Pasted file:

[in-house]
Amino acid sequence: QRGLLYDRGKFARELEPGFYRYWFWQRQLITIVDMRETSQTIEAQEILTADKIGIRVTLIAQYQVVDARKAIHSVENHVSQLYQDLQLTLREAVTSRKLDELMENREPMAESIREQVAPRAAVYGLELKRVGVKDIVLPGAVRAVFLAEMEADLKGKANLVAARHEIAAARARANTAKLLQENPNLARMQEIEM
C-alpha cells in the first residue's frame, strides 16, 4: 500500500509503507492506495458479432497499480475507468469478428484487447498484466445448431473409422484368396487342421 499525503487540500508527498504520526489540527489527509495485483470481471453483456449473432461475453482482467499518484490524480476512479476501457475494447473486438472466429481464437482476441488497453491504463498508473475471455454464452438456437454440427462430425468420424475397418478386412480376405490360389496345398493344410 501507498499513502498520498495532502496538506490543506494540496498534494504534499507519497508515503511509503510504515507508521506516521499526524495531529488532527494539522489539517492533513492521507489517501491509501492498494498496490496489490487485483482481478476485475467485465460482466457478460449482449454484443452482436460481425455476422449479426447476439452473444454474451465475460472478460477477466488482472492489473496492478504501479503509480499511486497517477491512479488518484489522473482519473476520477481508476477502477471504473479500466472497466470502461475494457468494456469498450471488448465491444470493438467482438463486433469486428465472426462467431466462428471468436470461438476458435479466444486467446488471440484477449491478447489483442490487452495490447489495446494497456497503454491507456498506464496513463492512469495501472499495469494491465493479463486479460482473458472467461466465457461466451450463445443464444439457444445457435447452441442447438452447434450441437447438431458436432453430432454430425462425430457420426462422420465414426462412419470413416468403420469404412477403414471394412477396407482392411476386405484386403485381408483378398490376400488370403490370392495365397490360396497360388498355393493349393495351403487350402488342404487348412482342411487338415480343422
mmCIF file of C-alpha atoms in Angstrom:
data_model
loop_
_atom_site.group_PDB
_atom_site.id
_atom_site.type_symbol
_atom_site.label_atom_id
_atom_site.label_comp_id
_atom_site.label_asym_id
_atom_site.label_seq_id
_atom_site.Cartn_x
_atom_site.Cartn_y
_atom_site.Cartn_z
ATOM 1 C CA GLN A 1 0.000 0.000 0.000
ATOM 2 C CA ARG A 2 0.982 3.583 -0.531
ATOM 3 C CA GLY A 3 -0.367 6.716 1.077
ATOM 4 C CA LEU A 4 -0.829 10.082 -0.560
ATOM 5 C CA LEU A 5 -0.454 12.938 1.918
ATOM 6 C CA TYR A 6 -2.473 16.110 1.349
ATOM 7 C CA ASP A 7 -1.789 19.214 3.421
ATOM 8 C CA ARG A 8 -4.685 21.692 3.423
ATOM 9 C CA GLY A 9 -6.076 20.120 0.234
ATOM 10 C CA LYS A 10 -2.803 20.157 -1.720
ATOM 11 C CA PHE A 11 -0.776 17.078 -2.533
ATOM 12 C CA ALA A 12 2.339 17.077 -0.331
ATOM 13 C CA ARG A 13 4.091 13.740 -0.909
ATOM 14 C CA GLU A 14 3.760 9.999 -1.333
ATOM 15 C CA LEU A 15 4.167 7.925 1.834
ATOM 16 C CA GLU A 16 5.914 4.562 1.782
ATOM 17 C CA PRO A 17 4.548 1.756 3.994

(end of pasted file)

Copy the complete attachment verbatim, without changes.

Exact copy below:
[in-house]
Amino acid sequence: QRGLLYDRGKFARELEPGFYRYWFWQRQLITIVDMRETSQTIEAQEILTADKIGIRVTLIAQYQVVDARKAIHSVENHVSQLYQDLQLTLREAVTSRKLDELMENREPMAESIREQVAPRAAVYGLELKRVGVKDIVLPGAVRAVFLAEMEADLKGKANLVAARHEIAAARARANTAKLLQENPNLARMQEIEM
C-alpha cells in the first residue's frame, strides 16, 4: 500500500509503507492506495458479432497499480475507468469478428484487447498484466445448431473409422484368396487342421 499525503487540500508527498504520526489540527489527509495485483470481471453483456449473432461475453482482467499518484490524480476512479476501457475494447473486438472466429481464437482476441488497453491504463498508473475471455454464452438456437454440427462430425468420424475397418478386412480376405490360389496345398493344410 501507498499513502498520498495532502496538506490543506494540496498534494504534499507519497508515503511509503510504515507508521506516521499526524495531529488532527494539522489539517492533513492521507489517501491509501492498494498496490496489490487485483482481478476485475467485465460482466457478460449482449454484443452482436460481425455476422449479426447476439452473444454474451465475460472478460477477466488482472492489473496492478504501479503509480499511486497517477491512479488518484489522473482519473476520477481508476477502477471504473479500466472497466470502461475494457468494456469498450471488448465491444470493438467482438463486433469486428465472426462467431466462428471468436470461438476458435479466444486467446488471440484477449491478447489483442490487452495490447489495446494497456497503454491507456498506464496513463492512469495501472499495469494491465493479463486479460482473458472467461466465457461466451450463445443464444439457444445457435447452441442447438452447434450441437447438431458436432453430432454430425462425430457420426462422420465414426462412419470413416468403420469404412477403414471394412477396407482392411476386405484386403485381408483378398490376400488370403490370392495365397490360396497360388498355393493349393495351403487350402488342404487348412482342411487338415480343422
mmCIF file of C-alpha atoms in Angstrom:
data_model
loop_
_atom_site.group_PDB
_atom_site.id
_atom_site.type_symbol
_atom_site.label_atom_id
_atom_site.label_comp_id
_atom_site.label_asym_id
_atom_site.label_seq_id
_atom_site.Cartn_x
_atom_site.Cartn_y
_atom_site.Cartn_z
ATOM 1 C CA GLN A 1 0.000 0.000 0.000
ATOM 2 C CA ARG A 2 0.982 3.583 -0.531
ATOM 3 C CA GLY A 3 -0.367 6.716 1.077
ATOM 4 C CA LEU A 4 -0.829 10.082 -0.560
ATOM 5 C CA LEU A 5 -0.454 12.938 1.918
ATOM 6 C CA TYR A 6 -2.473 16.110 1.349
ATOM 7 C CA ASP A 7 -1.789 19.214 3.421
ATOM 8 C CA ARG A 8 -4.685 21.692 3.423
ATOM 9 C CA GLY A 9 -6.076 20.120 0.234
ATOM 10 C CA LYS A 10 -2.803 20.157 -1.720
ATOM 11 C CA PHE A 11 -0.776 17.078 -2.533
ATOM 12 C CA ALA A 12 2.339 17.077 -0.331
ATOM 13 C CA ARG A 13 4.091 13.740 -0.909
ATOM 14 C CA GLU A 14 3.760 9.999 -1.333
ATOM 15 C CA LEU A 15 4.167 7.925 1.834
ATOM 16 C CA GLU A 16 5.914 4.562 1.782
ATOM 17 C CA PRO A 17 4.548 1.756 3.994